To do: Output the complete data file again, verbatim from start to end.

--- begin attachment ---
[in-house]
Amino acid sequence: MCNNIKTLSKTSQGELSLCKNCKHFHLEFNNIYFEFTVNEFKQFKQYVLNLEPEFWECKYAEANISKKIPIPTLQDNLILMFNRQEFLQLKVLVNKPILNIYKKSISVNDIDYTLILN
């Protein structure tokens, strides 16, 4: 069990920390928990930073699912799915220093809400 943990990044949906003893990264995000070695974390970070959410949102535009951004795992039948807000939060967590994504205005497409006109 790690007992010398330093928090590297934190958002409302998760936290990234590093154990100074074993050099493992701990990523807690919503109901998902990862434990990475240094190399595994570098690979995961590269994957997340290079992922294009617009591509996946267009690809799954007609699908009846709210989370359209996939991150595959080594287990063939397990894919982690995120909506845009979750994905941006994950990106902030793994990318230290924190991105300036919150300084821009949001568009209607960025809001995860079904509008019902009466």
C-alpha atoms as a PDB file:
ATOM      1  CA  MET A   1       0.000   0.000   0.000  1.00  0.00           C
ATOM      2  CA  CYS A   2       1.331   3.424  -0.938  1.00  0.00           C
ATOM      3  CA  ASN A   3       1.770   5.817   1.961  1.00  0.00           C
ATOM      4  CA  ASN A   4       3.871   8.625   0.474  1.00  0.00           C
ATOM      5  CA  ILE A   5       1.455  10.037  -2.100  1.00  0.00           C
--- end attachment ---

[in-house]
Amino acid sequence: MCNNIKTLSKTSQGELSLCKNCKHFHLEFNNIYFEFTVNEFKQFKQYVLNLEPEFWECKYAEANISKKIPIPTLQDNLILMFNRQEFLQLKVLVNKPILNIYKKSISVNDIDYTLILN
């Protein structure tokens, strides 16, 4: 069990920390928990930073699912799915220093809400 943990990044949906003893990264995000070695974390970070959410949102535009951004795992039948807000939060967590994504205005497409006109 790690007992010398330093928090590297934190958002409302998760936290990234590093154990100074074993050099493992701990990523807690919503109901998902990862434990990475240094190399595994570098690979995961590269994957997340290079992922294009617009591509996946267009690809799954007609699908009846709210989370359209996939991150595959080594287990063939397990894919982690995120909506845009979750994905941006994950990106902030793994990318230290924190991105300036919150300084821009949001568009209607960025809001995860079904509008019902009466």
C-alpha atoms as a PDB file:
ATOM      1  CA  MET A   1       0.000   0.000   0.000  1.00  0.00           C
ATOM      2  CA  CYS A   2       1.331   3.424  -0.938  1.00  0.00           C
ATOM      3  CA  ASN A   3       1.770   5.817   1.961  1.00  0.00           C
ATOM      4  CA  ASN A   4       3.871   8.625   0.474  1.00  0.00           C
ATOM      5  CA  ILE A   5       1.455  10.037  -2.100  1.00  0.00           C